Vipp is a design brand
founded in 1939 by blacksmith Holger Nielsen in the Danish town of Randers. Today Vipp is a third-generation family-run business headed by Jette Egelund (Nielsen's daughter) and her two children, Kasper and Sophie. The collections range from the pedal-powered waste bin
that made the brand's fortune (and is now on display at MoMA in New York) to a complete range of furnishings, lighting, furniture and kitchens
. The leitmotif of all Vipp furniture is the same guiding principle as its original waste bin - intelligent design and sturdy construction to ensure long-lasting products. The Vipp Hotel project is a series of rooms located in various Northern European cities where guests can stay and test products at the same time.
Vipp history from waste bin to museum
Vipp's story began in 1939 when Holger Nielsen's wife Marie asked her blacksmith husband to make a waste bin for her new hair salon. To impress her, Nielsen designed a metal pedal bin
, which he named Vipp ("vippe" in Danish means "rocking", resembling the lid-opening movement). The design was so functional and well-made that it attracted Marie's clients' attention. Wives of local GPs and dentists bought the bins for their husbands' offices. And so the Vipp pedal bin was born. At the end of the 1940s, Nielsen invested in a hydraulic press to mould steel and give the cover its dome shape. At the time, orders came in from medical practices all over Denmark, which the company continued to produce in its Randers workshop.
After Nielsen died in 1992, the company was taken over by his youngest daughter, Jette Egelund, who sensed the possibility of a new public for the Vipp can: design enthusiasts. She showed her product to Europe's best furniture shops. While Denmark struggled to understand its potential, the bin was appreciated abroad as an example of Danish industrial design. When The Conran Shop ordered them for its shops in London and Paris, Jette realised she was on the right track. In the following years, she outsourced production to a factory on the island of Lolland and moved Vipp headquarters to an ex-royal printing house renovated by Danish architect Frank Maal. She began to commission well-known designers like Christian Lacroix, Philippe Starck, Sir Terence Conran, Karim Rashid and many others for limited editions.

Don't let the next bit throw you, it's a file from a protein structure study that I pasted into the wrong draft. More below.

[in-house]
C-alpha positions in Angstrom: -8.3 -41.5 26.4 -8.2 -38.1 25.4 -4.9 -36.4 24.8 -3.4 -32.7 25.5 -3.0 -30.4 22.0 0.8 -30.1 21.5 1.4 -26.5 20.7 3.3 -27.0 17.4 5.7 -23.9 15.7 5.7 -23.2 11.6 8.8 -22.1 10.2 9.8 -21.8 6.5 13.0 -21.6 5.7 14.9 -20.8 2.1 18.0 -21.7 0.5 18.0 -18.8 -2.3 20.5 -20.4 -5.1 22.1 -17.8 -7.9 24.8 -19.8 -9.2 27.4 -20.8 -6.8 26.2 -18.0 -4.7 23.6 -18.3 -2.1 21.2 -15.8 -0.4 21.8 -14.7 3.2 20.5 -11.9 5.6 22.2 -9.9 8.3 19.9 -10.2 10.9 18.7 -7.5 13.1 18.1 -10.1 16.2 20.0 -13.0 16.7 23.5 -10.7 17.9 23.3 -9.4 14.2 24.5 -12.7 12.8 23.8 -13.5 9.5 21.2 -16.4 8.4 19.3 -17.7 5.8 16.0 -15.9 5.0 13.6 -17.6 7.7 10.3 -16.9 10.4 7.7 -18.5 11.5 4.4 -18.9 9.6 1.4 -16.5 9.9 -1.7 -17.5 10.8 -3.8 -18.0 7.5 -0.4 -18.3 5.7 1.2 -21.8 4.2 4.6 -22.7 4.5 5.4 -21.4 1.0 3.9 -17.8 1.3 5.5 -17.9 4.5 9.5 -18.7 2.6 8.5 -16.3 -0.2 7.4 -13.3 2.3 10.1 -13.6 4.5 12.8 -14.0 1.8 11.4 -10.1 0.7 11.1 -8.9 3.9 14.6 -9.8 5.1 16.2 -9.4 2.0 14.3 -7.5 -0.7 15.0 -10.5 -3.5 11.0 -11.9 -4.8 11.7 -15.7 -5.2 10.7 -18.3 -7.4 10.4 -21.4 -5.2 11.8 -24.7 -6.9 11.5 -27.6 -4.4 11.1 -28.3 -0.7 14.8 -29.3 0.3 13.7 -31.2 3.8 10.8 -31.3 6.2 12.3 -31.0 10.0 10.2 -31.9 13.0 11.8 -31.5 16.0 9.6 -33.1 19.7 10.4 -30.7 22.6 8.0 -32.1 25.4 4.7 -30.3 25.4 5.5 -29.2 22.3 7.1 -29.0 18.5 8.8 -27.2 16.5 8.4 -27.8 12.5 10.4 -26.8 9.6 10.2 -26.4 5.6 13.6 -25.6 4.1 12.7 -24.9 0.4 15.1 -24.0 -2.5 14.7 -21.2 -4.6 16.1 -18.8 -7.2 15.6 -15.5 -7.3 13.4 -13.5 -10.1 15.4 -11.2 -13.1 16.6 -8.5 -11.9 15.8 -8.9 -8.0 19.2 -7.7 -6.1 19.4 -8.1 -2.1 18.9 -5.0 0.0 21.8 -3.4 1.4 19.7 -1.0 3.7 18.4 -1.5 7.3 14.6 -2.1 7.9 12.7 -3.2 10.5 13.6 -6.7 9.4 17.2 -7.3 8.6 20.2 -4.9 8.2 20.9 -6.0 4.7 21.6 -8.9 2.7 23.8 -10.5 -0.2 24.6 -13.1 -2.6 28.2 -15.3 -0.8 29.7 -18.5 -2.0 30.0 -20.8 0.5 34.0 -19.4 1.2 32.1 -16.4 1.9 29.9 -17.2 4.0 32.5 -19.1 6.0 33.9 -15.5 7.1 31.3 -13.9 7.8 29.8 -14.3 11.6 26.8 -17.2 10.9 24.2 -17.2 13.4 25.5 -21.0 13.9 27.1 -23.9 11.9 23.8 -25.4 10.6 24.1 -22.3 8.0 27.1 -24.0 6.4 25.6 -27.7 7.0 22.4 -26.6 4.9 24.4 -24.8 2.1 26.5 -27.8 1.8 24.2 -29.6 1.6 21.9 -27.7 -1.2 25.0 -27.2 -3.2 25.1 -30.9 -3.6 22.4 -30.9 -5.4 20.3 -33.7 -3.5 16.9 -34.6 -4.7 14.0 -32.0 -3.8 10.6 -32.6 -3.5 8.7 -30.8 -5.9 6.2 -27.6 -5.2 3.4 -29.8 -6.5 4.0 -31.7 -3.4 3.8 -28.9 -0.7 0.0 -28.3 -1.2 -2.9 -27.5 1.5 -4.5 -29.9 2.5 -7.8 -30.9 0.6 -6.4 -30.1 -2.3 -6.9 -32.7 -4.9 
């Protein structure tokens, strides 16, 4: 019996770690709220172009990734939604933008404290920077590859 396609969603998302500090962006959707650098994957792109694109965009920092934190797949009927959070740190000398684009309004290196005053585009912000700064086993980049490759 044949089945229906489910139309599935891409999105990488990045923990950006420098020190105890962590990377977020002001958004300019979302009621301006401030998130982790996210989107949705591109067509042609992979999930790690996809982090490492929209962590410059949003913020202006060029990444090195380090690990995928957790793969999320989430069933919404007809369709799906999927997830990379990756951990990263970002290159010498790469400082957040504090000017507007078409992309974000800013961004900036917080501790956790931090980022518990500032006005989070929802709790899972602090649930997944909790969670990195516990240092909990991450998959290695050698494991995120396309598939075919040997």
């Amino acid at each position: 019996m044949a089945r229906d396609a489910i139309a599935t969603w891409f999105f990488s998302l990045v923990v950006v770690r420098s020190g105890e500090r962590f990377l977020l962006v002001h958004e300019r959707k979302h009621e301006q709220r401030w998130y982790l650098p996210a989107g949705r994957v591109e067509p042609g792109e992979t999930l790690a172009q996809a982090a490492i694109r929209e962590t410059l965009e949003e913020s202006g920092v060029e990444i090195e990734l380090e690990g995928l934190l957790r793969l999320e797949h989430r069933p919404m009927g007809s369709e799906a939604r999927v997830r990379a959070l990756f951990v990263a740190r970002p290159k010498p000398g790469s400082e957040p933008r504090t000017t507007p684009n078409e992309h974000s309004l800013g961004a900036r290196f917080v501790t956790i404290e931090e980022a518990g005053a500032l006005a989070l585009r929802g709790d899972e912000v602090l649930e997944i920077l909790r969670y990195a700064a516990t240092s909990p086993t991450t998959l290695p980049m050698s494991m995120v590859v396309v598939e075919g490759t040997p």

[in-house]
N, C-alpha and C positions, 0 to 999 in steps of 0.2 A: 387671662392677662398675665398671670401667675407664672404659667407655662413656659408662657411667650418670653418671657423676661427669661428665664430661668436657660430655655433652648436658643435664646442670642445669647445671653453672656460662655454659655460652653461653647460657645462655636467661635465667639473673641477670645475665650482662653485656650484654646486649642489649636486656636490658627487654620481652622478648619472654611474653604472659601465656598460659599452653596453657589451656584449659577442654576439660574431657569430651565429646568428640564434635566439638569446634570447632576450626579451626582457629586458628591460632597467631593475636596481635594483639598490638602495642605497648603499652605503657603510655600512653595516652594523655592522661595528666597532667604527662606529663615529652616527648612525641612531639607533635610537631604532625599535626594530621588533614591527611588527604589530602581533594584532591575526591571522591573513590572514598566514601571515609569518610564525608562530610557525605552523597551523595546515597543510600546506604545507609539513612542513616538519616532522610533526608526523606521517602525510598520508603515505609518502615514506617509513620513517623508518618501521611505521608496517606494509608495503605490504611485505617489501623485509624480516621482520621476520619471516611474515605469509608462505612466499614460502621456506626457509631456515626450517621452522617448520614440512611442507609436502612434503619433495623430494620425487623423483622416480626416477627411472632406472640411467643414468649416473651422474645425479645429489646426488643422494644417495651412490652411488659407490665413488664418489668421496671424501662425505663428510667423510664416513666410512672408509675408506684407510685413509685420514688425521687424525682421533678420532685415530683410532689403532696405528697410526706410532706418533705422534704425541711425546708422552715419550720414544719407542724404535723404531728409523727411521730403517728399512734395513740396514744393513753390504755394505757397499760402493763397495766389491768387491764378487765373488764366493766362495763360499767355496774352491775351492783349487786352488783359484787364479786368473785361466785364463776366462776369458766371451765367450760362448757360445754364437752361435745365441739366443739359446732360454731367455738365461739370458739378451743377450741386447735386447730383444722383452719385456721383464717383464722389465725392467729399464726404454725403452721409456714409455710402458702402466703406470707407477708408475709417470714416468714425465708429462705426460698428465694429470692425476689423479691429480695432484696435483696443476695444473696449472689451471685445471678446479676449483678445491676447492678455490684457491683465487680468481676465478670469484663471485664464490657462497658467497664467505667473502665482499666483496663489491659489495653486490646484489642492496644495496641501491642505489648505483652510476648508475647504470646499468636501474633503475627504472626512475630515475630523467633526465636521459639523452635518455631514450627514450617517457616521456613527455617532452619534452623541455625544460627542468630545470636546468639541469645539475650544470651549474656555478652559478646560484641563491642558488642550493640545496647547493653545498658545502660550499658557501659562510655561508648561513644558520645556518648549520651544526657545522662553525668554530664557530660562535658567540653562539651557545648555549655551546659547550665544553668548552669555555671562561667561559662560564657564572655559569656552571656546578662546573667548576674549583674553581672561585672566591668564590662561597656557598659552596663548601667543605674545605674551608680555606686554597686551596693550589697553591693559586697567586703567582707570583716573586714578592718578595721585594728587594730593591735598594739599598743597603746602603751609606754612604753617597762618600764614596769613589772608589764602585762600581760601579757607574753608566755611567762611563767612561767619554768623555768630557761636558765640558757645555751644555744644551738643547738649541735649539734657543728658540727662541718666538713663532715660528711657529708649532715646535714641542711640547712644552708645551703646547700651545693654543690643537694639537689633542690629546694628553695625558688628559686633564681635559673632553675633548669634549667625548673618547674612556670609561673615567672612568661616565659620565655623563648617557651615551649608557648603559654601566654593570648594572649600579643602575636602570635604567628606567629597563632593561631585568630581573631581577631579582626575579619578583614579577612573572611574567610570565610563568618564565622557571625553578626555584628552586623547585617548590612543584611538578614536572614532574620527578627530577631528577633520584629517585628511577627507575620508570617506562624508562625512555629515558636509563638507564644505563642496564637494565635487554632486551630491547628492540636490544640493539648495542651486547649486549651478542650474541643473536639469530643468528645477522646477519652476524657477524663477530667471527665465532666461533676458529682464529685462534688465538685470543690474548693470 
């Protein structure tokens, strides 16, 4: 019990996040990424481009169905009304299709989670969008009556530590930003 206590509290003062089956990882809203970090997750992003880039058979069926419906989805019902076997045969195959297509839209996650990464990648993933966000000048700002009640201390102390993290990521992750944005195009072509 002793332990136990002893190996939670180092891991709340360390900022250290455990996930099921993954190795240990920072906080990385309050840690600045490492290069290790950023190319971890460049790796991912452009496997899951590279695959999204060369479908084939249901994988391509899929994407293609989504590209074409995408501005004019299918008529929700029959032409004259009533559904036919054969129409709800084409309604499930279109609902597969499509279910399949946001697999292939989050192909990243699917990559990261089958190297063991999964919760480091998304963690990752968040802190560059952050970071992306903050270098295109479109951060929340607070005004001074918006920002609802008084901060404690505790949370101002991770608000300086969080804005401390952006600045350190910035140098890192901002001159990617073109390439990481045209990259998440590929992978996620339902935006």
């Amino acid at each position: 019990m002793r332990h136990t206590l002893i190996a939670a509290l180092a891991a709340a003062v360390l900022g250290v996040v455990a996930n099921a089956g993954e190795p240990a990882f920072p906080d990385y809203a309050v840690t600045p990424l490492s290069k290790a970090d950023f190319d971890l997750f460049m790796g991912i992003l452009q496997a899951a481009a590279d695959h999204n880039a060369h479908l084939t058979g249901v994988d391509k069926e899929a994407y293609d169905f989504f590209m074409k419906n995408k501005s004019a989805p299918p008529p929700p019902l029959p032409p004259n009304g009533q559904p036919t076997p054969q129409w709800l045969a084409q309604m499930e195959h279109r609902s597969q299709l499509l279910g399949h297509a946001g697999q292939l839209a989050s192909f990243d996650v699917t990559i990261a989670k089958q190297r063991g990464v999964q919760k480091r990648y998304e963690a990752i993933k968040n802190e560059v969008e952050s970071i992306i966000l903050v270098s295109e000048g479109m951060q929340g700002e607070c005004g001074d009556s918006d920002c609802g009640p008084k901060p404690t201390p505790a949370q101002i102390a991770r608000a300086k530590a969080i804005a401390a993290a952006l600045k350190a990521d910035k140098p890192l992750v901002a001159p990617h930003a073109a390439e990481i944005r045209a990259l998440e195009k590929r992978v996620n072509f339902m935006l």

Vipp kitchens, furniture and lamps
Today Vipp is an all-around design company that came onto the kitchen
market in 2012 with a modular stainless steel design that adapts to any context. The brand began collaborating with Danish ceramist Annemette Kissow to produce ceramic and glass objects, followed by a collection of lamps. Vipp's concept store on Ny Østergade in Copenhagen has been joined by a showroom in Manhattan's Meatpacking District and Vipp Loft, a project entrusted to architect David Thulstrup, covering 400 sqm on the top floor and mezzanine of the Copenhagen headquarters. In 2018, Vipp launched its first complete furniture collection
of chairs, armchairs, tables, coffee tables, sofas, cabinets and shelving systems. All products are overseen by Vipp's head of design, Morten Bo Jensen, who ensures that every new design is informed by the same principles of functionality and quality as the iconic pedal waste bin. Vipp does not update its collection annually, knowing that each piece should be designed and manufactured to guarantee as long a life as possible. Among Vipp's latest projects is the collaboration with André Saraiva, a French-Swedish street artist and author of the Amour collection - a limited edition that includes a hyper-decorated kitchen and waste bin.